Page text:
Briefing No. 8
WHAT WE’RE READING
On the Greenwood Place bedside table
Bill Gates has given every US college student graduating in 2018 a free download of Factfulness by the late, great Hans Rosling. It’s a brilliant book about clear thinking. Please take it on holiday this Summer. And recommend it to your friends.
We’ve also been reading, and re-reading, Drawdown. Paul Hawken, supported by two hundred climate analysts, has pulled together a compendium of climate solutions that —in combination with existing strategies and pushed hard by governments, businesses and individuals—could not only stop the growth in atmospheric concentrations of greenhouse gases but also reduce them.
Unlike most popular books on climate change, it is not a polemic or a collection of anecdotes and exhortations. In fact, it’s basically a reference book: a list of solutions, ranked by potential carbon impact, each with cost estimates and a short description.
It is fascinating, a powerful reminder of how narrow a set of solutions dominates the public’s attention. Alternatives range from farmland irrigation to heat pumps to ride-sharing. The number one solution, in terms of potential impact? A combination of educating girls and family planning.
BENDING THE ARC
Dr. Paul Farmer, Dr. Jim Yong Kim, Ophelia Dahl, Todd McCormack, and investor Thomas White began a movement in the 1980s that has had a profound impact on global health forever. The groundbreaking work they began in a squatter settlement in Haiti—creating a model of how to deliver the highest-quality care in the most unlikely places—would eventually grow to have massive global effects.
Bending the Arc tells their story.
AIR POLLUTION IN AFRICA
Africa has an air pollution problem in its urban and rural areas but the scale of the problem is not easily quantifiable because of the absence of air quality monitoring systems on the ground in many countries.
In industrialised countries, factories, cars and power stations are usually blamed for polluting the air. In Africa, the causes are hiding in plain sight. Kerosene, used in homes all over the continent to light homes and cook foods, is a deadly threat of which many people simply unaware.
According to research from Stanford University and the University of California, San Diego published in the journal Nature this week, 400,000 African children under five died prematurely because of the bad air they breathed. Additionally, pneumonia alone caused the deaths of 500,000 children under five years of age in sub-Saharan Africa and air pollution is known to be a leading contributor to this disease. Air pollution can stunt brain development, trigger asthma and cause strokes and cancers later in life.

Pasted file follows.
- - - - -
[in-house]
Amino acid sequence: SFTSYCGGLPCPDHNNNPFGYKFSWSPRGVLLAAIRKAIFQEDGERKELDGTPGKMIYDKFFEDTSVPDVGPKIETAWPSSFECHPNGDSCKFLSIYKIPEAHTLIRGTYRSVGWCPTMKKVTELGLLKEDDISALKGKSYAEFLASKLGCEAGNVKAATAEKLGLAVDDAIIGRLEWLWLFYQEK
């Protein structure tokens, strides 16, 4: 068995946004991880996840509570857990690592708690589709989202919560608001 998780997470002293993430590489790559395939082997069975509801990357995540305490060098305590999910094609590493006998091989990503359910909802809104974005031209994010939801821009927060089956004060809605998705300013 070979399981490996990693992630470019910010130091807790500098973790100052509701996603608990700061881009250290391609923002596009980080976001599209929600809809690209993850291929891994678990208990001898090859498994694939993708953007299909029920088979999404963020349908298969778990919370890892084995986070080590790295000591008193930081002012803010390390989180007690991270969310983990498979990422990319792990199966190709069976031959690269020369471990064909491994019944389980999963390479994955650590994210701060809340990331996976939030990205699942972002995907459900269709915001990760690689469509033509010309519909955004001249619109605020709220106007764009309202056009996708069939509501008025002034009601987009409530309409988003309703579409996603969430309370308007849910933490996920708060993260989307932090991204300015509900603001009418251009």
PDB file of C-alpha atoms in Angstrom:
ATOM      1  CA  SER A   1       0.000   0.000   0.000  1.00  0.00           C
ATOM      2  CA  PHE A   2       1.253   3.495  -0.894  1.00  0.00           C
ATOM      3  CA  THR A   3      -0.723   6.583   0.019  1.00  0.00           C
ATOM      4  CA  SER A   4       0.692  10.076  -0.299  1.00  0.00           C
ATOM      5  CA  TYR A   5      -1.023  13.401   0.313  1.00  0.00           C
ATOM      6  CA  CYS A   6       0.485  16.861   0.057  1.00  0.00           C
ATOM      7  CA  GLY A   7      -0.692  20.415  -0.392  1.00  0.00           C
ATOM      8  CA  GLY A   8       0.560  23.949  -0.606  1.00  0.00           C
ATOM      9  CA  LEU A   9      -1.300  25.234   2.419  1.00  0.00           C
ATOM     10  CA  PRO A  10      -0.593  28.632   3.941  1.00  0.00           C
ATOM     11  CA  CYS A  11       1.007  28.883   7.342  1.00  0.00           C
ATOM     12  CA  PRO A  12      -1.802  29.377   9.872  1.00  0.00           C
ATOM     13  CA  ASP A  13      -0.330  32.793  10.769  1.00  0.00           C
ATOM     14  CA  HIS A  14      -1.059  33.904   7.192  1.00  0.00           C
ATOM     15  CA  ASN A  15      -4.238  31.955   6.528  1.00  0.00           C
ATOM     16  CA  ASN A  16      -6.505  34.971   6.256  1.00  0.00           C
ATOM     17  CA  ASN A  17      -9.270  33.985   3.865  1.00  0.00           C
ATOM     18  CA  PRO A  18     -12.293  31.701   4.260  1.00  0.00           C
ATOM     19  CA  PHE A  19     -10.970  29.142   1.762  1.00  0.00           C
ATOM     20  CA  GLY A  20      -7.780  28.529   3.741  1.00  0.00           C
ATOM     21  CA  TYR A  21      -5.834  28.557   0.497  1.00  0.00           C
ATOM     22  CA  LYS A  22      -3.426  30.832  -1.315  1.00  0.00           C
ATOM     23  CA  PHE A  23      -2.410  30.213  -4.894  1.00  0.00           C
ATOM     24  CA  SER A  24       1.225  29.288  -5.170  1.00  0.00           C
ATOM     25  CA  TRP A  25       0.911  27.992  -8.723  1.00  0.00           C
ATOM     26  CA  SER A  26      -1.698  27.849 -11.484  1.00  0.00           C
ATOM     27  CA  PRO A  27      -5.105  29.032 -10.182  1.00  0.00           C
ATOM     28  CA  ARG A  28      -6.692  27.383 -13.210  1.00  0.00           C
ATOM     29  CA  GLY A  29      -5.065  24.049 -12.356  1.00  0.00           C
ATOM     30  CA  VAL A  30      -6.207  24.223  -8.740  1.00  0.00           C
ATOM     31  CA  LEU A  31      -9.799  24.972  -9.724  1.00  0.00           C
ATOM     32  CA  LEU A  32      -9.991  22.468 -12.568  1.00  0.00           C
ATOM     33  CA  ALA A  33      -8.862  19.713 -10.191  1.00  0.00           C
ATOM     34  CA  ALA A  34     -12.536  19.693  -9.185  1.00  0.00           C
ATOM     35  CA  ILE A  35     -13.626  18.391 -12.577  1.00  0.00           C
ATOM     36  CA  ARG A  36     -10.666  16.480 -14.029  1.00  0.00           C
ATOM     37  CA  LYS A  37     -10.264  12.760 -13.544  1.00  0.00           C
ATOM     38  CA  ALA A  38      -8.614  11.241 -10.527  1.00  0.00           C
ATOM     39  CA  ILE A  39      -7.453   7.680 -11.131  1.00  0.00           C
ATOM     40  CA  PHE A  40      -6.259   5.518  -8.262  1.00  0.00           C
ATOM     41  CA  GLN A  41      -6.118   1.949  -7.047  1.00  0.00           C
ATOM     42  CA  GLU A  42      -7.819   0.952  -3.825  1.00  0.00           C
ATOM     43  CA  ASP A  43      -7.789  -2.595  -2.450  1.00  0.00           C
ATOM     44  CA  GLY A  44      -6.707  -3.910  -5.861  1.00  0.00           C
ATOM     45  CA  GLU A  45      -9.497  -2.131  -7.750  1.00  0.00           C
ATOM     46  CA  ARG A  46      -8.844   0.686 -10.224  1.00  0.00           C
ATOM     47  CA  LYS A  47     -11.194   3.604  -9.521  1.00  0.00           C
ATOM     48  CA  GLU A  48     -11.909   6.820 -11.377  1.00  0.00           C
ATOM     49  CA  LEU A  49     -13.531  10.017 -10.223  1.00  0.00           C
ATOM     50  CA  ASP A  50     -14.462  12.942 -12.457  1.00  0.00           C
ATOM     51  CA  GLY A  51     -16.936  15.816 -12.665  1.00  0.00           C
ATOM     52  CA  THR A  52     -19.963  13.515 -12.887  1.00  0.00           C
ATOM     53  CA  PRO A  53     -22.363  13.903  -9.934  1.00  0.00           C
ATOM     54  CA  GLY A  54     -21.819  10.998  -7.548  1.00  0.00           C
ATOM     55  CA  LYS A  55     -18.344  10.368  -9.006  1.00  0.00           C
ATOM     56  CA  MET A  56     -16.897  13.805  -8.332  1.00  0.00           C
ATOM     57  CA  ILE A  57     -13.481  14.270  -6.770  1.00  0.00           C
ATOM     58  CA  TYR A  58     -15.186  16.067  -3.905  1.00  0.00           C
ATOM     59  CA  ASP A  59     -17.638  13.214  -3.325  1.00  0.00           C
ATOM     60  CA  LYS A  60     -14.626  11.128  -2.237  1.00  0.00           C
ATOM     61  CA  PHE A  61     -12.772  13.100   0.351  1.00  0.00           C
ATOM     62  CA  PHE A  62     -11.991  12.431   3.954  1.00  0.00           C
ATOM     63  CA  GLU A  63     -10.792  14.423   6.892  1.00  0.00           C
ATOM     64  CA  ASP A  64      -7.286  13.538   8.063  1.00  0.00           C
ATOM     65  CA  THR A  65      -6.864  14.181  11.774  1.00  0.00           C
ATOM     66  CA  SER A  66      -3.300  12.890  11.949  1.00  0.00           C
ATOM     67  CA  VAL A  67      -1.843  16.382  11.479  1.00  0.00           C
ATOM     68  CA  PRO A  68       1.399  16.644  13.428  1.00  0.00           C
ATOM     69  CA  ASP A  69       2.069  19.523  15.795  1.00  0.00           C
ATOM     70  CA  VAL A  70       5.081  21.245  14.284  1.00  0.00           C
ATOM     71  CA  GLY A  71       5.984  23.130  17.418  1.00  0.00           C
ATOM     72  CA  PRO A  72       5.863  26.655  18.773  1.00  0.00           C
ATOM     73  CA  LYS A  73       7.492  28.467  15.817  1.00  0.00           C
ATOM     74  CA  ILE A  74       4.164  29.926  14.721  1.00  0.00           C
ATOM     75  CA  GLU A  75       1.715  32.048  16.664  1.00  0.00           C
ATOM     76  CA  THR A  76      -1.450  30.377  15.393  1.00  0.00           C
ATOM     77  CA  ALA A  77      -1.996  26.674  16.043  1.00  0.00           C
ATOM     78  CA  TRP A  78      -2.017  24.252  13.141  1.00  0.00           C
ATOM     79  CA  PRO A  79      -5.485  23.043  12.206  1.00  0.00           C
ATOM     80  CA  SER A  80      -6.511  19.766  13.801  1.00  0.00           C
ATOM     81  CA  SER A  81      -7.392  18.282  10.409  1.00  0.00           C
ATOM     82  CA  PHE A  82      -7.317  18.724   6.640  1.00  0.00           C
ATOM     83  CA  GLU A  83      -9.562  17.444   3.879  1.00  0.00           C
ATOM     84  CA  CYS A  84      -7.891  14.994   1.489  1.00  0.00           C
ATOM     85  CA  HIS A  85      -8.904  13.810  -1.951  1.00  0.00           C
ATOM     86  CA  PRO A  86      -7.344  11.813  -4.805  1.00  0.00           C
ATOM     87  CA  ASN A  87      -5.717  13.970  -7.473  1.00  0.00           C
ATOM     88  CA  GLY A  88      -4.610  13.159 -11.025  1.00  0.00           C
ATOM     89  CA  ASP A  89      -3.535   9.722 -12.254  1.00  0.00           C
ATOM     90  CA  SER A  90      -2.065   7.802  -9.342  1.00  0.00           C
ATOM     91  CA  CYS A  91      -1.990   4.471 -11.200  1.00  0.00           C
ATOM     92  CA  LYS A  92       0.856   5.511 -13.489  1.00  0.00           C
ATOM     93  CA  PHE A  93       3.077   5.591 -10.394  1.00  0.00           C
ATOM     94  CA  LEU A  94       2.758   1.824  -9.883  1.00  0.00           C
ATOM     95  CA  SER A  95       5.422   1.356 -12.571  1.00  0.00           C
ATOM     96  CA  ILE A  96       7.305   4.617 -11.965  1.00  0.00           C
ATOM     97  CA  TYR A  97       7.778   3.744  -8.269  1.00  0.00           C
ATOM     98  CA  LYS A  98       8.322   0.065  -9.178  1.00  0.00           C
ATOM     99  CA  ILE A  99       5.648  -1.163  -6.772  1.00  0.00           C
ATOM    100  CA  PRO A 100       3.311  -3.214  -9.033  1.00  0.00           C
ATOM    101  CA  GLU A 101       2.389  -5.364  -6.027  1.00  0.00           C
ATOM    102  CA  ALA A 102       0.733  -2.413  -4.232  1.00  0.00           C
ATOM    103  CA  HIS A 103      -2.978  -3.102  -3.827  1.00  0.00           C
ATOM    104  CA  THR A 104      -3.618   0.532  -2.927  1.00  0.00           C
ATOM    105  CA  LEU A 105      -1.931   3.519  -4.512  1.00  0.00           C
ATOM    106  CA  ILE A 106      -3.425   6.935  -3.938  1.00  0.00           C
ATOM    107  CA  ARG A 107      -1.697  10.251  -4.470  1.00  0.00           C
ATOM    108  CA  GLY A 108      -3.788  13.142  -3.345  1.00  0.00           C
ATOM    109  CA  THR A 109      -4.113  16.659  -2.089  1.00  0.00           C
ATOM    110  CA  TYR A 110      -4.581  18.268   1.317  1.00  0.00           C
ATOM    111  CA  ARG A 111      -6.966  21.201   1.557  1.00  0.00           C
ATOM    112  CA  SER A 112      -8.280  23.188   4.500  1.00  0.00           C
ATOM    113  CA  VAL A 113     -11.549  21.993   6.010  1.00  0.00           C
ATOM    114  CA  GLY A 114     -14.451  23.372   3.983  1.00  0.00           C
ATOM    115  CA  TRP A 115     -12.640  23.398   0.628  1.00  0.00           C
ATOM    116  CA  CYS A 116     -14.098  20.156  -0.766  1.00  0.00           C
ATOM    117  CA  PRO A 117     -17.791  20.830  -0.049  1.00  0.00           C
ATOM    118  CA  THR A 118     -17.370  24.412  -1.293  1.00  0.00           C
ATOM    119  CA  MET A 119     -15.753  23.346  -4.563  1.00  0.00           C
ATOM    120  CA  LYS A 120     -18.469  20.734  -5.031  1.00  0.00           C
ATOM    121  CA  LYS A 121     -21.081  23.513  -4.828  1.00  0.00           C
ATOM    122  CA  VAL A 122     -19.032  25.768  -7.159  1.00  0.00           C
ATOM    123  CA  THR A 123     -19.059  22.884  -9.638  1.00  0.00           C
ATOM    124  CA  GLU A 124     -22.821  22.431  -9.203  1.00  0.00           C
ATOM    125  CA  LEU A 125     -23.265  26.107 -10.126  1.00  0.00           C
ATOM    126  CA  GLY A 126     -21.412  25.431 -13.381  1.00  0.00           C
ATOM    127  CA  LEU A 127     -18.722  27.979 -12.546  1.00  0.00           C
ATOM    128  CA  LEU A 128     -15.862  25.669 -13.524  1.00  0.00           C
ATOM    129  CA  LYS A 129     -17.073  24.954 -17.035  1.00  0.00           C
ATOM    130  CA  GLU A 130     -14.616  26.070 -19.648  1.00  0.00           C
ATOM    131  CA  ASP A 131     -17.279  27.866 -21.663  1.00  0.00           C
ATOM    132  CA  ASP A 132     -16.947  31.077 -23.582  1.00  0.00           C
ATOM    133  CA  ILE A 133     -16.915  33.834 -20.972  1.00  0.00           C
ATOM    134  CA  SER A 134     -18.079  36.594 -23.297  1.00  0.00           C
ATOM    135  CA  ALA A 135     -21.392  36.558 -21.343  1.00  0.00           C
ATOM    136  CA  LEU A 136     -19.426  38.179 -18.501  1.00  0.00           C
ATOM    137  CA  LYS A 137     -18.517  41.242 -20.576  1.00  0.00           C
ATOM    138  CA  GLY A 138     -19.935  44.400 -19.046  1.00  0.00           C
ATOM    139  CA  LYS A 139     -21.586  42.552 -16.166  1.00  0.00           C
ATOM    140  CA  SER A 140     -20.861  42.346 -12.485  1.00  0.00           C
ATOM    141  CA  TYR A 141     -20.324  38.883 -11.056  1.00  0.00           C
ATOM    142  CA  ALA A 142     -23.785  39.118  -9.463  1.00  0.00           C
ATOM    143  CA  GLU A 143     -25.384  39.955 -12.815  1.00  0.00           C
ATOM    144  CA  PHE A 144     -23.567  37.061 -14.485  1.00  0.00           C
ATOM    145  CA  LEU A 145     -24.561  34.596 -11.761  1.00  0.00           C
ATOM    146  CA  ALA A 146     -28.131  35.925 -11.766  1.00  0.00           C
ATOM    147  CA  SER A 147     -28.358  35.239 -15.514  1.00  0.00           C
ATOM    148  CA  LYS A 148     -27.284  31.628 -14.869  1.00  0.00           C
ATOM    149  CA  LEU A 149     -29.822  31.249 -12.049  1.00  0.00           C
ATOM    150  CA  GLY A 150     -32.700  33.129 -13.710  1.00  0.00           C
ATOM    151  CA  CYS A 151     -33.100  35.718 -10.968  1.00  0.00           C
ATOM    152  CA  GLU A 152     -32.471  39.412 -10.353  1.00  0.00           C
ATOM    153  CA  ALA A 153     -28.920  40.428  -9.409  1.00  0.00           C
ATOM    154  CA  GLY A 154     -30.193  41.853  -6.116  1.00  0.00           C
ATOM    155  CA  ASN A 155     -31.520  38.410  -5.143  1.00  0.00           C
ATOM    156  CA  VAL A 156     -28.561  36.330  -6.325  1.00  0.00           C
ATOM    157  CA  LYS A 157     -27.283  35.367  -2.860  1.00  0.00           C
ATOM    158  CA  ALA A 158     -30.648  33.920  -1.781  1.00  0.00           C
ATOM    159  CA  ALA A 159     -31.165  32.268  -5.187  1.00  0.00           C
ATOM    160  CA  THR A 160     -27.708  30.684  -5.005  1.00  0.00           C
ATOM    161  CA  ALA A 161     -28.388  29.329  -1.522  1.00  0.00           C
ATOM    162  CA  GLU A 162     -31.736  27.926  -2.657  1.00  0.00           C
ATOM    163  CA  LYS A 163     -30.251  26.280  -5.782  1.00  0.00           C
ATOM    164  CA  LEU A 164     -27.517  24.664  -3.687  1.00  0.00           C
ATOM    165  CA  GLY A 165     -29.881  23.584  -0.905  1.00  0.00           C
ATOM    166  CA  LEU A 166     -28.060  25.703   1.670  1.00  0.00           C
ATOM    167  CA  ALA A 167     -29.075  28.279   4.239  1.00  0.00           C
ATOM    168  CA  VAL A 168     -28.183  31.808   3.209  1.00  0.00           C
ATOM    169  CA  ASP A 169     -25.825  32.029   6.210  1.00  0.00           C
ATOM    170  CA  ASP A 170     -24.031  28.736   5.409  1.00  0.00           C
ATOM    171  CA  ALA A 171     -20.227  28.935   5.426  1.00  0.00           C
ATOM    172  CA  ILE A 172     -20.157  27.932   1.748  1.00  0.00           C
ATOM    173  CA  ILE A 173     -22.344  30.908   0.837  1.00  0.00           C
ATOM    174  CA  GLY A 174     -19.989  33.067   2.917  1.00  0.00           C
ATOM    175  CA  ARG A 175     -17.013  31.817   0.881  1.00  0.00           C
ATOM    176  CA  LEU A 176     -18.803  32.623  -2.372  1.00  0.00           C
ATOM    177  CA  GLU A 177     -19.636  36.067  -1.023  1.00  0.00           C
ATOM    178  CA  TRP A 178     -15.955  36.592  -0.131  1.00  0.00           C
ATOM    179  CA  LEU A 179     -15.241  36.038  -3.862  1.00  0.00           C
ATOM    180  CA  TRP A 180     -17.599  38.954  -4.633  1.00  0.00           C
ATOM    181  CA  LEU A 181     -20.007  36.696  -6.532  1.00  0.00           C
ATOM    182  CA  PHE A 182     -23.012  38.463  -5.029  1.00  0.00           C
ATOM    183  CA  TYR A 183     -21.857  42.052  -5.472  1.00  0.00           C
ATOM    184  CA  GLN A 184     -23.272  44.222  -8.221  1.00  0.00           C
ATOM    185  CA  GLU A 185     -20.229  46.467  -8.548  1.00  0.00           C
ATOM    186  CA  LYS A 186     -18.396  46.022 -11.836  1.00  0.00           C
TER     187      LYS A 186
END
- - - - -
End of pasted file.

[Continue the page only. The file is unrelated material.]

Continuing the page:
Even a modest improvement in air quality could have significant health benefits for infants.
VISUALISING THE WORLD’S MONEY
How much money is there in the world ? Strangely enough, there are multiple answers to this question, and the amount of money that exists changes depending on how we define it. This infographic is fascinating - and disturbing.
SUCKING CARBON DIOXIDE OUT OF THE ATMOSPHERE
A team of scientists from Harvard University and the company Carbon Engineering announced on Thursday that they have found a method to cheaply and directly pull carbon-dioxide pollution out of the atmosphere.
If their technique is successfully implemented at scale, it could transform how humanity thinks about the problem of climate change. The research suggests that people will soon be able to produce gasoline and jet fuel from little more than limestone, hydrogen, and air. It hints at the eventual construction of a vast, industrial-scale network of carbon scrubbers, capable of removing greenhouse gases directly from the atmosphere. Above all, the new technique is noteworthy because it promises to remove carbon dioxide cheaply.
AND...A FINAL WORD
“The 200-year present” is a phrase coined by peace research pioneer Elise Boulding to describe a concept that places us in the middle of history, rather than its beginning or end.
Katy’s grandfather was born in India in 1918 and lived in that country through Gandhi’s leadership of the Indian Independence Movement, the Second World War and the partition of India in 1947. She says that his vivid depictions of childhood and his retelling of the politics and personalities of the era remain with her and so they will become known, through her, to her daughters, one of whom might live to see the year 2118.
Close to you, someone will have been born around 100 years ago and some child will be alive around 100 years from now. If we think in terms of events over that 200-year span (1918-2118), we realise how long change takes and get a better sense of our place in history.